Novel Deployment of Mobile Eddy Covariance Tower Observations Across Variations in the Built Environment in a Desert Urban Area
Technical Report,01 Jan 2015,30 Sep 2015
ARIZONA STATE UNIV TEMPE TEMPE United States
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A mobile eddy covariance tower platform is used to analyze water and energy fluxes over three unique urban land cover representations on the Arizona State University campuses 1 xeric landscape gravel cover and palo verde trees with drip-irrigation systems near tall buildings 2 high-density urban site asphalt-paved parking lot near a high-traffic intersection and 3 suburban mesic landscape turf grass with sprinkler irrigation in a residential neighborhood. The footprints associated with the eddy covariance flux measurements are determined and image analysis allows for land cover classification of each source area. The xeric site and high-density urban site behave like a semiarid landscape, with high Bowen ratios 3 and 8 respectively and higher sensible heat fluxes. The mesic site behaves more similarly to a grassland, with a Bowen ratio of 0.5 and latent heat flux greater than sensible heat flux. Precipitation events affects latent heat flux at the xeric site, while the high-density urban site appears to be relatively insensitive to precipitation input. Differences are observed in evaporative fraction, Bowen ratio, and the ratios of sensible heat and latent heat to the available energy when comparing wet days to dry days. There is also a difference observed when only rainfall events occurring during the day-time are considered, suggesting the timing of precipitation influences the urban surface energy and water balances. This analysis improves our understanding of energy and water fluxes over desert urban land covers and provides a framework for future assessments.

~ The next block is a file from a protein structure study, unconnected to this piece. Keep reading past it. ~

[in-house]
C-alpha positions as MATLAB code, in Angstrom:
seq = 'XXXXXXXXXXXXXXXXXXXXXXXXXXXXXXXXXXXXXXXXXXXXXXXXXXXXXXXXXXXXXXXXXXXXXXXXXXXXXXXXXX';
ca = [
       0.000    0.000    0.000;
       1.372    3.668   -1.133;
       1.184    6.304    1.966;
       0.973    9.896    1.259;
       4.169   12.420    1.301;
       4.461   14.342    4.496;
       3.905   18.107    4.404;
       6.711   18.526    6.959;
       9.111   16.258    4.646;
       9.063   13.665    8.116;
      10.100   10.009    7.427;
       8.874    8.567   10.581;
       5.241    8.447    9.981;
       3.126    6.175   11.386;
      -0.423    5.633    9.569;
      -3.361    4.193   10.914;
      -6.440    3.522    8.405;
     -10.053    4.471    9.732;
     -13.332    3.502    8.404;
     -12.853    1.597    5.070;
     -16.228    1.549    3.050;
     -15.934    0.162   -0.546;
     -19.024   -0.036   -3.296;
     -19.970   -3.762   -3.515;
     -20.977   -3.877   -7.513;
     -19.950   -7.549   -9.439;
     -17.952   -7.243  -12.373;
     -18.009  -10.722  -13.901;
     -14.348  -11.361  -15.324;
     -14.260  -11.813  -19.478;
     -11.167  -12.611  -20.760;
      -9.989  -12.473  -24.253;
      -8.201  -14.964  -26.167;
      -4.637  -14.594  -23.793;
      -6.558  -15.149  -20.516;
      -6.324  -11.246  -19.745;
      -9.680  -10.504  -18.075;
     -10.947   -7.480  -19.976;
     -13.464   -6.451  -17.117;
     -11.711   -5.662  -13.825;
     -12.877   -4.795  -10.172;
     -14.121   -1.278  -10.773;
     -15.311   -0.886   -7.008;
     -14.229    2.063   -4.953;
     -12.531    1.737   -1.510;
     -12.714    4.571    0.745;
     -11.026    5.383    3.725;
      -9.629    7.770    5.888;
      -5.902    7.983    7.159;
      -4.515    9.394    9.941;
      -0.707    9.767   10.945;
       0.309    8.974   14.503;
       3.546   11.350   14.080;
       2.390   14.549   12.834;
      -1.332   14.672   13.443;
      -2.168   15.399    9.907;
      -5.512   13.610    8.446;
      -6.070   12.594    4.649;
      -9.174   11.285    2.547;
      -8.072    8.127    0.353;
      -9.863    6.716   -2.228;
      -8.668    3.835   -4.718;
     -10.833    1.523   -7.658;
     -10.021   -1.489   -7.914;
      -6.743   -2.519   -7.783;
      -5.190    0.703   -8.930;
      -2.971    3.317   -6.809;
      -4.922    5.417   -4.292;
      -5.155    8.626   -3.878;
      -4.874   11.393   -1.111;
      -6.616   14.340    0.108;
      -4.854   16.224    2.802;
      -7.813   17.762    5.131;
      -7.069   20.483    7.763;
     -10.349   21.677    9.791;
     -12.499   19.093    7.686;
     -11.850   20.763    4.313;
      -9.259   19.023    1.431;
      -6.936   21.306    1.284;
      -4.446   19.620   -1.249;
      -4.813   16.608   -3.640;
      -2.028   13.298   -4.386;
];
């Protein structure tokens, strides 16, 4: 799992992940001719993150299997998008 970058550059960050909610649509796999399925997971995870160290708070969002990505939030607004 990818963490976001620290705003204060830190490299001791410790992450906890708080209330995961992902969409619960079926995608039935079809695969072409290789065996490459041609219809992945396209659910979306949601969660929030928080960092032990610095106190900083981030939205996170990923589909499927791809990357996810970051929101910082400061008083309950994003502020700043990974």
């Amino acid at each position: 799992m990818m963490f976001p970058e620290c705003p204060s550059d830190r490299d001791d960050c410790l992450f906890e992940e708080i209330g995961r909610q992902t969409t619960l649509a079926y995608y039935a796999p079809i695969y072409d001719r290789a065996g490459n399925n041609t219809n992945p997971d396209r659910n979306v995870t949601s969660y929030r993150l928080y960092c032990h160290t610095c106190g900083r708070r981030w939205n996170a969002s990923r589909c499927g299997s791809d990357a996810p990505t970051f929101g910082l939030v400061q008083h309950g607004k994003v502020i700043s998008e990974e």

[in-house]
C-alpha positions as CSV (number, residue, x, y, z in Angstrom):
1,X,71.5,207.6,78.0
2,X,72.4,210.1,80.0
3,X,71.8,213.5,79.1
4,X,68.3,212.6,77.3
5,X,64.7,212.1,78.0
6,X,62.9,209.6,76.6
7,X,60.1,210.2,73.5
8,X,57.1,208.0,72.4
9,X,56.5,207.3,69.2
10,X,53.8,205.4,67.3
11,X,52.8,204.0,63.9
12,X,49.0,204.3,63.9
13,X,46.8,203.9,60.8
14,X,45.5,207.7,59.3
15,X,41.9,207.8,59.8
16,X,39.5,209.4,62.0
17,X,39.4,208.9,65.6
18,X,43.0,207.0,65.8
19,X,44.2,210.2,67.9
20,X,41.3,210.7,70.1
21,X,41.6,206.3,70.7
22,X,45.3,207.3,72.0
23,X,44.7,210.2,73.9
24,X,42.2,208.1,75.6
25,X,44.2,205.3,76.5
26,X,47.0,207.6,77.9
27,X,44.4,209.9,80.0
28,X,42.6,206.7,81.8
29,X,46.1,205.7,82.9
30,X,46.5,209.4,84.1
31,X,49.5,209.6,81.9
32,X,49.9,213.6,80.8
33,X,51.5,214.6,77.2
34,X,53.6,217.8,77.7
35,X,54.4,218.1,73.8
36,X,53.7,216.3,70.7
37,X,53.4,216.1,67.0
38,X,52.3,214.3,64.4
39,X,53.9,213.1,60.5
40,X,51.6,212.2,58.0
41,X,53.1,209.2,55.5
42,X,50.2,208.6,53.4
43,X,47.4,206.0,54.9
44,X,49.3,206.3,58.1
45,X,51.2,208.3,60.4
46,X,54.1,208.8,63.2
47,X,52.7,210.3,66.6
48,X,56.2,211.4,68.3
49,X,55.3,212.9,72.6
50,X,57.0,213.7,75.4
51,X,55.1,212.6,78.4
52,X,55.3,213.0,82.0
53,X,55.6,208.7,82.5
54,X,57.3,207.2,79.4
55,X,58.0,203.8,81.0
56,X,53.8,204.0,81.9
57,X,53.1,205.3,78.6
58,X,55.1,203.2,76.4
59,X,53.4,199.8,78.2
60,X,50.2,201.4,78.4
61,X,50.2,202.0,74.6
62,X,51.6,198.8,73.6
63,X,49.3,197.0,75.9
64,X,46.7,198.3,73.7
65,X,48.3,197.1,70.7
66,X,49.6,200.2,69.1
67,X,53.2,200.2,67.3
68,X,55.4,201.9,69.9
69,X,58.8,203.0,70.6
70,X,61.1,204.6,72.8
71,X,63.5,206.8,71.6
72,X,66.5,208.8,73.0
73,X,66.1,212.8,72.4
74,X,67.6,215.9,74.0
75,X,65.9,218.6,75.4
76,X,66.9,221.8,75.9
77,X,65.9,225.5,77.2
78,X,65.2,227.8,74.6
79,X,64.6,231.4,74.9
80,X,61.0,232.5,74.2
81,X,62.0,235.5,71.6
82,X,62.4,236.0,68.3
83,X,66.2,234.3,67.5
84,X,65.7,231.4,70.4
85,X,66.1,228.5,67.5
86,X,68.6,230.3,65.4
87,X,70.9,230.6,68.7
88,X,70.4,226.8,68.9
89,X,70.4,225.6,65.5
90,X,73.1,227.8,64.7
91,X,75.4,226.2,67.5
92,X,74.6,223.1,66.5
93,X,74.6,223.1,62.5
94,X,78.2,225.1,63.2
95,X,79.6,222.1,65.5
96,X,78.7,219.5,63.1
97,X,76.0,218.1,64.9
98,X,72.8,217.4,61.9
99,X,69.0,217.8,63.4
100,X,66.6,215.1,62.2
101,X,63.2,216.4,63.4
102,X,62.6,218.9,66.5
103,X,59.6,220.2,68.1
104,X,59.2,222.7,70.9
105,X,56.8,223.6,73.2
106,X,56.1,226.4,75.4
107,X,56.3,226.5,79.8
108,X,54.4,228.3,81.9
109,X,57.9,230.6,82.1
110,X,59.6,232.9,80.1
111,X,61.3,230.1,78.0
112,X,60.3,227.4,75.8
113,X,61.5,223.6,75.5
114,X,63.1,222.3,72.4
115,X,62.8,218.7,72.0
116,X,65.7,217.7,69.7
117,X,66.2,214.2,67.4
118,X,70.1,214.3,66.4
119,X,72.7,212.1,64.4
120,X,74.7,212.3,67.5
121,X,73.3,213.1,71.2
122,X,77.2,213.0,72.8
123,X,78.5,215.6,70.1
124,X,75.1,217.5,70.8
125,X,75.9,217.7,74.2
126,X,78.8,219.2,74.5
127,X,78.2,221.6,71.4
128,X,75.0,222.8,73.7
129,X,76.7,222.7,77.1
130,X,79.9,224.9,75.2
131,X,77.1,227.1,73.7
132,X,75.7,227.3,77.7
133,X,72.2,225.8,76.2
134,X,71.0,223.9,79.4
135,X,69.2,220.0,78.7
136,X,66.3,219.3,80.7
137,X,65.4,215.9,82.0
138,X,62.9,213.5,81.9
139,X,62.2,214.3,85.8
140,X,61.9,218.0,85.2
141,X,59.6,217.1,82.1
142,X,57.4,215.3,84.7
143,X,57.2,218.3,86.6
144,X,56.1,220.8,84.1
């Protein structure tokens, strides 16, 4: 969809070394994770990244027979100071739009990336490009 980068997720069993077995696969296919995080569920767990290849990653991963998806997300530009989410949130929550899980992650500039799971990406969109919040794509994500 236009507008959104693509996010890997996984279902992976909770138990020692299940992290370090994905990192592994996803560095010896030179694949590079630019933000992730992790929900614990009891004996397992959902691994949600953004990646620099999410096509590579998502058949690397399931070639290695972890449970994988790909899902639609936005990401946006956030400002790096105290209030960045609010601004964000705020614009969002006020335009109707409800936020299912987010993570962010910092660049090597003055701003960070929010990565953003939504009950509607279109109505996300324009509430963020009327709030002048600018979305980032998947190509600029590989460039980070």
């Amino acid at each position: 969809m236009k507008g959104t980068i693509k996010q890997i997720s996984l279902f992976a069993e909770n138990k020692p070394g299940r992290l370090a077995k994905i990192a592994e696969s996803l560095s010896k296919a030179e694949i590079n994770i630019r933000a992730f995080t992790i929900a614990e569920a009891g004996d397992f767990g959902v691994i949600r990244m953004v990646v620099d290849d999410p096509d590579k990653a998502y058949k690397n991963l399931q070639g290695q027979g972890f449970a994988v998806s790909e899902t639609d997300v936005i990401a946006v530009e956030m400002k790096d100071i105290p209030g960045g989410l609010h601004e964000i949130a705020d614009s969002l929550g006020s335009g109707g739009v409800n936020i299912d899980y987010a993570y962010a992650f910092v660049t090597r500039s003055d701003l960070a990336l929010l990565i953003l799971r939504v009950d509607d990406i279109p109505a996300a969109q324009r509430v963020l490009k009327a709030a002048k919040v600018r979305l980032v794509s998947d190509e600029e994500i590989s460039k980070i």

- Civil Engineering
- Structural Engineering and Building Technology
- Atmospheric Physics